Ted Cruz got himself described as “the new McCarthy” by Jane Mayer in the New Yorker for asking Chuck Hagel about accepting speaker fees from North Korea. Mayer then dug deeper, and disclosed that, two and half years ago at a 4th of July speech, Cruz reminisced about his days at Harvard Law School (1992-1995), observing that Barack Obama would make a perfect president of Harvard’s Law School, which in Cruz’s time had “fewer Republicans than communists.”
Bill O’Reilly and Mitt Romney both also spent time at the little institution on the Charles, and both of them have also recently had critical things to say about Harvard’s characteristic politics and influence.
Well, you can only take so much, and the editors of the Harvard Crimson struck back this week, openly urging conservatives dissenters not even to apply for admission.
If you think Harvard is a revolutionary communist hotbed, don’t apply. If you think Harvard is full of “pinheaded” professors, don’t enroll. And if you think Harvard pollutes the minds of its students, don’t walk out of here with a degree—and certainly don’t get two.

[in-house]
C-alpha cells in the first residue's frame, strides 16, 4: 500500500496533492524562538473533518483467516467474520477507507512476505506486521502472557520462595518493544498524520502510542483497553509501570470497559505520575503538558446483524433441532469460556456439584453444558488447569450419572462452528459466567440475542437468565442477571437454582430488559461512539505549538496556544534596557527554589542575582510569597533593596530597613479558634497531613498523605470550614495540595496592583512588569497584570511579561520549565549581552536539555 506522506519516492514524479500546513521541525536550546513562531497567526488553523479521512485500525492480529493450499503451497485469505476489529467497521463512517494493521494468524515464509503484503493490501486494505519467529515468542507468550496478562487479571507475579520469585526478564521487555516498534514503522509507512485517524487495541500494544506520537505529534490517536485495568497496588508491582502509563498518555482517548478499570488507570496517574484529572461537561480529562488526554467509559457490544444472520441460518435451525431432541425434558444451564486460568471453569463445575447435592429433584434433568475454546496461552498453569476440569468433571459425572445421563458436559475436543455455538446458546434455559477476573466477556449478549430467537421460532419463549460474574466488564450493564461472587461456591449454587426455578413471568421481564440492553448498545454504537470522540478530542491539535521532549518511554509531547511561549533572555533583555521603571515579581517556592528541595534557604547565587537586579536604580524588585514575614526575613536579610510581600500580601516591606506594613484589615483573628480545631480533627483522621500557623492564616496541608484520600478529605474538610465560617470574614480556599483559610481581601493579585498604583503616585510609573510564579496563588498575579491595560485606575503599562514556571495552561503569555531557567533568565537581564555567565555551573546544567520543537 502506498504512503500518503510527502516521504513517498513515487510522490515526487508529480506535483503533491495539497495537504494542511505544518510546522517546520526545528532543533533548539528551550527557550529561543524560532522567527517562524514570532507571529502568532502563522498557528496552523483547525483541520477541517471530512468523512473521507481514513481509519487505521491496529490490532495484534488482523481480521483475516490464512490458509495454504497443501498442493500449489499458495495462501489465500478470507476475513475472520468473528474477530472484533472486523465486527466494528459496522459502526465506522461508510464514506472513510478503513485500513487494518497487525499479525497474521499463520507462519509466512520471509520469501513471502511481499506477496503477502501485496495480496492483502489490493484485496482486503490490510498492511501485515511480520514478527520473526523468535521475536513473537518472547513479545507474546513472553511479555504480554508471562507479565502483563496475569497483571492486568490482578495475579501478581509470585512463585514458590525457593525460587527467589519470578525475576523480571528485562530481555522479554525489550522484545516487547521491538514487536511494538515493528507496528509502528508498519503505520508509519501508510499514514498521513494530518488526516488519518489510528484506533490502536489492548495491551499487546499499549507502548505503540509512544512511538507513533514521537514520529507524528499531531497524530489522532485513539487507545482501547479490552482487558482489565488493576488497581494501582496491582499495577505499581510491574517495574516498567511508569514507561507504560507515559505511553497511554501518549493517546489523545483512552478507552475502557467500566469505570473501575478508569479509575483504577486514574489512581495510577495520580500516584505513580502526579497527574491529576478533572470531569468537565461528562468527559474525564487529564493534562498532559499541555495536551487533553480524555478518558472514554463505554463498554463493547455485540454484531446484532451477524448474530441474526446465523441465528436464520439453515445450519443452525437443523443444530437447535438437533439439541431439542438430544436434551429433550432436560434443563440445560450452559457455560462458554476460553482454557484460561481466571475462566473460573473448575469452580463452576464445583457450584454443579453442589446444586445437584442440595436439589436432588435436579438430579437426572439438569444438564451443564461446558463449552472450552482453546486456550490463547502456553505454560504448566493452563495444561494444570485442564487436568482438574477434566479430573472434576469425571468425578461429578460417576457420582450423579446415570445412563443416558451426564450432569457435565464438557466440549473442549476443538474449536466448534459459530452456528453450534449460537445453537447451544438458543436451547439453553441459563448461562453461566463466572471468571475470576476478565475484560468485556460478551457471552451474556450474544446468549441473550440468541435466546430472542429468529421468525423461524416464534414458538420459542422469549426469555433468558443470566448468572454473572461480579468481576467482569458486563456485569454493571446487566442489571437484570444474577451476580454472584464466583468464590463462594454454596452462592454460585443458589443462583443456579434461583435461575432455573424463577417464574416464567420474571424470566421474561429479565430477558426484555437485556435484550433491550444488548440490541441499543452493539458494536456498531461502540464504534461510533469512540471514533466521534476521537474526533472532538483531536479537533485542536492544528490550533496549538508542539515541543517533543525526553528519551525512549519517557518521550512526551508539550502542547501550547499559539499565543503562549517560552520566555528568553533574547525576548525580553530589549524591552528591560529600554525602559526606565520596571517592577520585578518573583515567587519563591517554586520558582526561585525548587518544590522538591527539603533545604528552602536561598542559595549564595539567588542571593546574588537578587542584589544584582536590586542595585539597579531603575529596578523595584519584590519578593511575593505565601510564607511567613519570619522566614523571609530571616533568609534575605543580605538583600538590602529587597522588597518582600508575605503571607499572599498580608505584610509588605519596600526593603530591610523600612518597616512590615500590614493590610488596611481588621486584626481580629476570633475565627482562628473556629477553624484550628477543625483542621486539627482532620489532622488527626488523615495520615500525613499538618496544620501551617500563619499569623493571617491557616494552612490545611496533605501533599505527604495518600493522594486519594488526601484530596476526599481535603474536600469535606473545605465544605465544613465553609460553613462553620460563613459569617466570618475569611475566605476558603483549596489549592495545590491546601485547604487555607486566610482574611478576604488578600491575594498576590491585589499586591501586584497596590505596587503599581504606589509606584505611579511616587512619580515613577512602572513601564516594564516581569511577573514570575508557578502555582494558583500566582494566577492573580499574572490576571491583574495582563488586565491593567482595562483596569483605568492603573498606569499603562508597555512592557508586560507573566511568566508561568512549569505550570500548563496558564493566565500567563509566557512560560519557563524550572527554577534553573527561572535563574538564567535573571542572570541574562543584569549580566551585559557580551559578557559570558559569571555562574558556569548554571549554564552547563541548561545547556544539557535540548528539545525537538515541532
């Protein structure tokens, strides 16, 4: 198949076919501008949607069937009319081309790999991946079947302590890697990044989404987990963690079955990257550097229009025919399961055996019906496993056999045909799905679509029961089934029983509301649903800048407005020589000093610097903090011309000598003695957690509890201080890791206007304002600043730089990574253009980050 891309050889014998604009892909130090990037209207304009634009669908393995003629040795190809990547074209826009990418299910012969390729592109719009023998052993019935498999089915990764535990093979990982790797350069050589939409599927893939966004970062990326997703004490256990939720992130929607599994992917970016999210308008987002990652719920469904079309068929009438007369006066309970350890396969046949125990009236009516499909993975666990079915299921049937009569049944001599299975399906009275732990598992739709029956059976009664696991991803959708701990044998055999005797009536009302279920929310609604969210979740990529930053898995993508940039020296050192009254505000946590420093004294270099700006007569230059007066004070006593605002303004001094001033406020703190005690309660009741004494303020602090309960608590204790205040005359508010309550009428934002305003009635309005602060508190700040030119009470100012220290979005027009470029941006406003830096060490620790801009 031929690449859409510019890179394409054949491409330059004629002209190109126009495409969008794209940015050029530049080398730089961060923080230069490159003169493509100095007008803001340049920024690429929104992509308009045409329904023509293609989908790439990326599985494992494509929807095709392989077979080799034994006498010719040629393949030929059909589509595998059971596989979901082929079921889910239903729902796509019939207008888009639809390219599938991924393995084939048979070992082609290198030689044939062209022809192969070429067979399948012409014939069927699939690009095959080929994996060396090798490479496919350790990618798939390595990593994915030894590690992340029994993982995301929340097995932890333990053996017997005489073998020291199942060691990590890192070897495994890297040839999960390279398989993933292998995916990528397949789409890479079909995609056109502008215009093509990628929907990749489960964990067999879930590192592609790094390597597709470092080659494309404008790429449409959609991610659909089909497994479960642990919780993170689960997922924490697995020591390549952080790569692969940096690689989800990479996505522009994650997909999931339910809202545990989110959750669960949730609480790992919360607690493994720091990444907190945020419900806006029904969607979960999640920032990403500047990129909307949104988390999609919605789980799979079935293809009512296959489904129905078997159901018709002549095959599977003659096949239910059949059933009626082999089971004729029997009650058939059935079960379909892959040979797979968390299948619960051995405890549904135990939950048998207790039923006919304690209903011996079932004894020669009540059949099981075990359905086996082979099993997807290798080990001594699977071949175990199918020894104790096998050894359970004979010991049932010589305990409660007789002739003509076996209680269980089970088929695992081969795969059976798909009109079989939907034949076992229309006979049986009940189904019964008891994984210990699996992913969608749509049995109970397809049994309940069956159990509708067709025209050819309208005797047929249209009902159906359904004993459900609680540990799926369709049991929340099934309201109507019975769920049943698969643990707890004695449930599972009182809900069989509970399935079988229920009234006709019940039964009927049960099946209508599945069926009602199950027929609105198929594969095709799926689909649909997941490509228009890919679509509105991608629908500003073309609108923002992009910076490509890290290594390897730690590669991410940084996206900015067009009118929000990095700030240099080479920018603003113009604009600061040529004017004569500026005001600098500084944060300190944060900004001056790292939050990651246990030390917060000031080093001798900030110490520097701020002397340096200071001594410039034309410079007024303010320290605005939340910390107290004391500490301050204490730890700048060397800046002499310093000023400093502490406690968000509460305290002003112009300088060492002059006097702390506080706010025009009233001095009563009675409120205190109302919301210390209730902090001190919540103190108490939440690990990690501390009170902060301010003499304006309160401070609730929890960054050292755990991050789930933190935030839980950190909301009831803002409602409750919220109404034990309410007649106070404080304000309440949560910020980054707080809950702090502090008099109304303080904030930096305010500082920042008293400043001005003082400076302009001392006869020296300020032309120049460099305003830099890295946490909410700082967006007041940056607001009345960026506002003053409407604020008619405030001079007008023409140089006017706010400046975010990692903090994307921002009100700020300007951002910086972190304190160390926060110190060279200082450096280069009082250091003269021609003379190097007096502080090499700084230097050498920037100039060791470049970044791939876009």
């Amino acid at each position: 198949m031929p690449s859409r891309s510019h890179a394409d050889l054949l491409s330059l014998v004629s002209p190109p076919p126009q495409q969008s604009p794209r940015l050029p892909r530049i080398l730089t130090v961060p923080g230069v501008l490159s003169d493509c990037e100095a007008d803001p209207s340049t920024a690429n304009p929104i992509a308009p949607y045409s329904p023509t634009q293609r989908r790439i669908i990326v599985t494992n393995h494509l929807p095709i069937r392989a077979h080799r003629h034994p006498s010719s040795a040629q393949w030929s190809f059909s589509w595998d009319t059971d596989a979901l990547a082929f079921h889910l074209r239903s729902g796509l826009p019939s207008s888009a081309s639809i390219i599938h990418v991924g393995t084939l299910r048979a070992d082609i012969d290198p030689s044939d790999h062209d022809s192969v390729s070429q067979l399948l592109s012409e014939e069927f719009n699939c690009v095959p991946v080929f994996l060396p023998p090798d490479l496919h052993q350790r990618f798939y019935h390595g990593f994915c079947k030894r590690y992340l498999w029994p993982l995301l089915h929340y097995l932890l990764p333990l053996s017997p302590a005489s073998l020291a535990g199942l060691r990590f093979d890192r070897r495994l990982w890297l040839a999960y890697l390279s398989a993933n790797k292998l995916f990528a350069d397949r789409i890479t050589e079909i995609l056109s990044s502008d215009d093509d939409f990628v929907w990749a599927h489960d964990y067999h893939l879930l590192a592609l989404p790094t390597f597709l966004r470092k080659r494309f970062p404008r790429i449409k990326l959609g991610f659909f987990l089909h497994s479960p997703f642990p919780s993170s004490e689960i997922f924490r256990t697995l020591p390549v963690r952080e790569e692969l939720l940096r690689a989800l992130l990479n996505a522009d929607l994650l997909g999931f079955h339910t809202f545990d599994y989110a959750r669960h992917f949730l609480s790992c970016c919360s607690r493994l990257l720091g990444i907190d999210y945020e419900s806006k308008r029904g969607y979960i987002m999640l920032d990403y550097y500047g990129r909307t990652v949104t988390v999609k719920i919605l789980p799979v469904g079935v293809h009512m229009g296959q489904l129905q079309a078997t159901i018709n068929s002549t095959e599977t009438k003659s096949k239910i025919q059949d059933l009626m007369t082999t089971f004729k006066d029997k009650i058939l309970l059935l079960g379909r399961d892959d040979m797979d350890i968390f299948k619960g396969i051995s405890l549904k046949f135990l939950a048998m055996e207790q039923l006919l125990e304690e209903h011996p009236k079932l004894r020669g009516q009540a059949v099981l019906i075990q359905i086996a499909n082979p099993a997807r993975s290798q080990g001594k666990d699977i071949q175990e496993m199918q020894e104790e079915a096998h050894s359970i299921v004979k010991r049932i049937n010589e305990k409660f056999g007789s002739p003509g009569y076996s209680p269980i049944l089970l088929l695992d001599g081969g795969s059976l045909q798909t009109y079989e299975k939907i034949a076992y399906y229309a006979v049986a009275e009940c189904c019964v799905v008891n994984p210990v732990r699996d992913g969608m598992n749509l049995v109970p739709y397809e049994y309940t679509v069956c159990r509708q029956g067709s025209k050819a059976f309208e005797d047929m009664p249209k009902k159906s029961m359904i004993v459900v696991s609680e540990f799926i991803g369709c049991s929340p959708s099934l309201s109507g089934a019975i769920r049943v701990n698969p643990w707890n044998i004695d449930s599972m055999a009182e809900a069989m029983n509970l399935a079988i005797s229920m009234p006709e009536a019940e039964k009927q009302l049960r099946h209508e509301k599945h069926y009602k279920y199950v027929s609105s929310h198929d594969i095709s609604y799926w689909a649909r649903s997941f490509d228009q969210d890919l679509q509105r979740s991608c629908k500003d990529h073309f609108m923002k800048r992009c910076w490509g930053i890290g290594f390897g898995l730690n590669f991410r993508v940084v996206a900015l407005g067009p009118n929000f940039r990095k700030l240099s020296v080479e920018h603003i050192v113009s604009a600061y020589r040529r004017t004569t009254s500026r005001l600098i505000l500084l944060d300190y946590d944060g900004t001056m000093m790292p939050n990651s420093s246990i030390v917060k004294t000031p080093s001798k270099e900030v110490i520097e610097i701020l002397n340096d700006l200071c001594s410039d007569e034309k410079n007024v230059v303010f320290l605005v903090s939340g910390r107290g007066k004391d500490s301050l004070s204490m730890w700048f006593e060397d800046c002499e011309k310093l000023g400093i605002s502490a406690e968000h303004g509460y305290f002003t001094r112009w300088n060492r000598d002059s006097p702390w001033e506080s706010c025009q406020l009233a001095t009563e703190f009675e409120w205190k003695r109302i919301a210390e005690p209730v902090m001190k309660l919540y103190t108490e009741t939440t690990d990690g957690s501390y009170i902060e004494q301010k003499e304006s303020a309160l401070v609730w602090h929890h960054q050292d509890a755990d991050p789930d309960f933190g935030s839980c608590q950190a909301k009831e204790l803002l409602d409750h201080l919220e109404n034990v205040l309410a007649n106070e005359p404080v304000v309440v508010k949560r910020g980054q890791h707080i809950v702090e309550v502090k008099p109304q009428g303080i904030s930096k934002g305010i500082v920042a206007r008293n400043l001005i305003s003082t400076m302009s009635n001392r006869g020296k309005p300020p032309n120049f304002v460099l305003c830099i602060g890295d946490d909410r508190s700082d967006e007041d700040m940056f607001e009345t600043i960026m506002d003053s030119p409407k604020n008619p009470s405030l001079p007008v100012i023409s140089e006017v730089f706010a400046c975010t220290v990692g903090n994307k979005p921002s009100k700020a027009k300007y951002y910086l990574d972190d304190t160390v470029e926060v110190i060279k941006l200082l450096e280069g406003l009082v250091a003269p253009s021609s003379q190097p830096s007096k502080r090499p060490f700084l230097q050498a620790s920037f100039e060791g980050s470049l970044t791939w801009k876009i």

As Daniel Webster might have said: “It’s a bright-red, anti-American school, stuffed to the rafters with bolshies peddling pin-headed, crack-brained ideas, but some love it.”
The Third Presidential Debate proved a complete yawner, in which Barack Obama snarled and struggled to find opportunities to attack, while Mitt Romney contented himself by competing only in width of smiles, general affability, and presidential demeanor.
It could not have been more obvious that the professionals managing the Romney Campaign were confident that their candidate was winning and possessed strong positive momentum, so Mitt Romney’s debate strategy was simply to show up, and to do as little as possible to disturb outside events unfolding perfectly in his own favor.
Obama sometimes attempted to attack his opponent, and sometimes endeavored to strike triumphant poses of incumbency on his dazzling record of job creation, “saving the auto industry,” and making America safe by personally eliminating Osama bin Ladin.
Romney seemed, by comparison, the real incumbent, happily awaiting his January inauguration, politely going through the motions of indulging his already-defeated opponent in a sham contest involving matters already decided.
Obama occasionally looked mean, and at times seemed both desperate and petty. Romney was the model professional politician, giving away nothing, taking no risks.